Behind the camera: W. Eugene Smith
Where: Taken during the Battle of Saipan
Photo Summary: An unshaven Angelo S. Klonis drinking from a canteen OR PFC Thomas E. Underwood of B/1/24th Marines
Picture Taken: June 27, 1944
In June of 1944 photojournalist, W. Eugene Smith was following the American troops as they fought their way across the Japanese island of Saipan. While following an elite unit of American troops he snapped a few shots of a Greek-American soldier, Angelo S. Klonis. This photo would decades later be chosen by Peter C. Bunnell, McAlpin Professor of the History of Photography and Modern Art at Princeton University as Smith’s best work. It was included in a Masters of American Photography Collectible Stamp Sheet, it went on to sell sixty million stamps.
Angelo S. Klonis
In 1936 Fifteen-year-old Angelo S. Klonis left his home in Kephallonia, Greece and stowed away on an American bound ship in hopes of a better life. Landing in L.A. California he worked his way across the country before finally settling in Santa Fe, New Mexico, in 1938. When the Japanese bombed Pearl Harbor in 1941 he felt the call of duty to serve his adopted homeland. At first, he tried to join the Marines but was turned down because he wasn’t an American citizen, he then tried the army who accepted him into their ranks on August 10, 1942. His family says that Klonis served in multiple theaters during the war including Europe, Africa, even Norway.
Like many men of his generation, Angelo didn’t talk much about the war and after he died it fell on his son to investigate Angelo’s service. Much like James Bradly who spearheaded research into his Dad’s iconic picture at Iwo Jima Angelo S. Klonis’ son, Nick Klonis, research unearthed many secrets that Angelo had taken to the grave. Through perseverance and lots of luck Nick was able to uncover that Angelo was actually a member of an elite army unit that fought in both Europe and Pacific theaters of WWII. Incredibly Angelo S. Klonis took part in the DDay invasion on June 6, 1944 before just weeks later crossing the world to fight during the brutal Battle of Saipan (June 15 – July 9, 1944).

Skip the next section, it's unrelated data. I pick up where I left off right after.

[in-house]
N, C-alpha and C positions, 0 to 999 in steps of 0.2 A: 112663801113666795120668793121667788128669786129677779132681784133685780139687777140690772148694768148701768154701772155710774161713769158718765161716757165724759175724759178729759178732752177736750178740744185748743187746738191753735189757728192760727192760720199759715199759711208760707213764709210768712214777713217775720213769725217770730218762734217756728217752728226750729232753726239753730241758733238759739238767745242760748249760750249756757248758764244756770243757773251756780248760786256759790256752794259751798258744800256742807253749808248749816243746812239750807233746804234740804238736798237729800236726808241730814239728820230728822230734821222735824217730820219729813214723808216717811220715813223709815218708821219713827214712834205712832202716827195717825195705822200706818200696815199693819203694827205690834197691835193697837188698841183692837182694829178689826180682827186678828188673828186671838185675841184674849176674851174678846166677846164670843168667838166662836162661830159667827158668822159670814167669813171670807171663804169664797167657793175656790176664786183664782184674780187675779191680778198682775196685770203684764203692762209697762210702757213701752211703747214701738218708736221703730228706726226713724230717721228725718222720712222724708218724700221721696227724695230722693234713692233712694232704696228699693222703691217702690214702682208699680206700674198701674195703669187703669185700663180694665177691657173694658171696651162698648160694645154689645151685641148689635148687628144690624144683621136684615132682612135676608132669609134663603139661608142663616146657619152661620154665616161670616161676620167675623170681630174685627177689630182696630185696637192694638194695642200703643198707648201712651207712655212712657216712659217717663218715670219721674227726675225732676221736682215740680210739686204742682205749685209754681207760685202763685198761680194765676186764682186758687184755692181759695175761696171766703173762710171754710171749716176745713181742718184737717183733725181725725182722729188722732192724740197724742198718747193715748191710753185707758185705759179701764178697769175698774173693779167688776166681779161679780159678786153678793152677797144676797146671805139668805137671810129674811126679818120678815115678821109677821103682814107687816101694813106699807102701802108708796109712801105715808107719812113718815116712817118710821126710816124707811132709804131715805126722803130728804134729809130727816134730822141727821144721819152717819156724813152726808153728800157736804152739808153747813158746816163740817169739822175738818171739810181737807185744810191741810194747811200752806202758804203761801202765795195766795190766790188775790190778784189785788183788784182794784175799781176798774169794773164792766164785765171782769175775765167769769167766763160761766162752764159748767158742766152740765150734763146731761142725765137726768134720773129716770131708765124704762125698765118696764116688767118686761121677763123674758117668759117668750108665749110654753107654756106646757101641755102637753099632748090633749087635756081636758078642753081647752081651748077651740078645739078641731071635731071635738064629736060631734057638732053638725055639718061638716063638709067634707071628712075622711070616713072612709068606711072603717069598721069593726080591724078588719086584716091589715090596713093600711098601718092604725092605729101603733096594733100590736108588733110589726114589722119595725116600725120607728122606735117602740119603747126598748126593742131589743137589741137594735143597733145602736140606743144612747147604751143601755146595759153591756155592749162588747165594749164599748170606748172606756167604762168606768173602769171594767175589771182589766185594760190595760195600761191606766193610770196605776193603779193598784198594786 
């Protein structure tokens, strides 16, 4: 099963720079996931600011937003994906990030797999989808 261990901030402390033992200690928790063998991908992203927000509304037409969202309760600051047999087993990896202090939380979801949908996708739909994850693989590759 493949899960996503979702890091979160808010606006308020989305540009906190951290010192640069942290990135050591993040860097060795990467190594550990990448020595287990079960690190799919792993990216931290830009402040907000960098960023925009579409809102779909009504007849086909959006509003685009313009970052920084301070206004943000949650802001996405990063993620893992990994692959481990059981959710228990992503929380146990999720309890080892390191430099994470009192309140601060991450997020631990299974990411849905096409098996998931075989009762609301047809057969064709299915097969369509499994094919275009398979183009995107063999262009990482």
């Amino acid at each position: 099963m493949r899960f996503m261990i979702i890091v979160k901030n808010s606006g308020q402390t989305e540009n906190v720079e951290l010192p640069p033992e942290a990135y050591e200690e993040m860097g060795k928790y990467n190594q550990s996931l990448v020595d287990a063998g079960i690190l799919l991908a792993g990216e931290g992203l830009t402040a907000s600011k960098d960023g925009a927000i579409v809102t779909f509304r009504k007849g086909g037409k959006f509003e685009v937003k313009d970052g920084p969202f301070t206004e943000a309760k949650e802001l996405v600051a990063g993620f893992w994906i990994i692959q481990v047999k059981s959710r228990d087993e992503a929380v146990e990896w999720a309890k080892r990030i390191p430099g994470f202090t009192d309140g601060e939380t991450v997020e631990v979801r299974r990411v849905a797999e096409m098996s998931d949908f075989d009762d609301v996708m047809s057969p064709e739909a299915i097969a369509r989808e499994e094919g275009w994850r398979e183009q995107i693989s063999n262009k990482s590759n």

After the war, Angelo S. Klonis visited his family in Greece and met his future wife Angeliki (“Kiki”). They had three boys Evangelo, in 1952, Nicalaos (“Nick”) in 1954 and Demosthenes (“Demo”) in 1955 before moving back to live in Greece for 10 years before the Klonis family returned to America in 1969. In 1971 he bought a bar and named it “Evangelo’s” giving it a Polynesian style with bamboo and tiki torches, probably influenced by the time he spent in the Pacific.
Angelo S. Klonis died in 1989. While he remembers being photographed by Smith he never saw the photograph himself and only knew that it had been published while he was overseas.
Thomas E. Underwood
For decades it was accepted that the man in this photo was Angelo S. Klonis but recent research into his identity reveals that the man might be PFC Thomas E. Underwood of B/1/24th Marines. Geoffrey a researcher that documents the men of First Battalion, 24th Marines does a exhaustive two-part investigation into the man in the picture:
W. Eugene Smith
William Eugene Smith grew up in Wichita, Kansas, America. He learned the ropes of photojournalism while working for the local Wichita papers, The Wichita Eagle and The Beacon. Looking to work in the big leagues Smith moved to New York and started with Newsweek before refusing to compromise his standards he quit and joined Life Magazine in 1939. During World War II he covered many theaters of operation including the fighting in Saipan where he would take the famous picture that would eventually end up in the Masters of American Photography Collectible Stamp Sheet. In May of 1945, he was hit by Japanese fire and sent to Guam to be patched up.
After the war, he covered the plight of the working man in beautifully put together photo essays, a concept that he pioneered. His work in the UK is now seen as invaluable insights into working-class Britain. In 1955 he left LIFE magazine and joined the Magnum photo agency.
In 70s Japan, while trying to tell a story of exploitation of the locals around polluting factories he was attacked by Japanese thugs trying to prevent him from exposing Minamata disease to the world. His injuries from the attack kept him bedridden for weeks but he was still able to capture one of his most famous pictures Tomoko Uemura in Her Bath.
His war injuries plus the injuries suffered from his beating at the hands of Japanese industrialists caused him to collapse into a bitter world of pain med-addiction and self-destruction. After ending his second marriage he struggled in poverty for a few years before, on October 15, 1978, he suffered a massive stroke in a Tucson, Arizona, while he was shopping to buy cat food. He was 59 years old.
Smith’s Published Books
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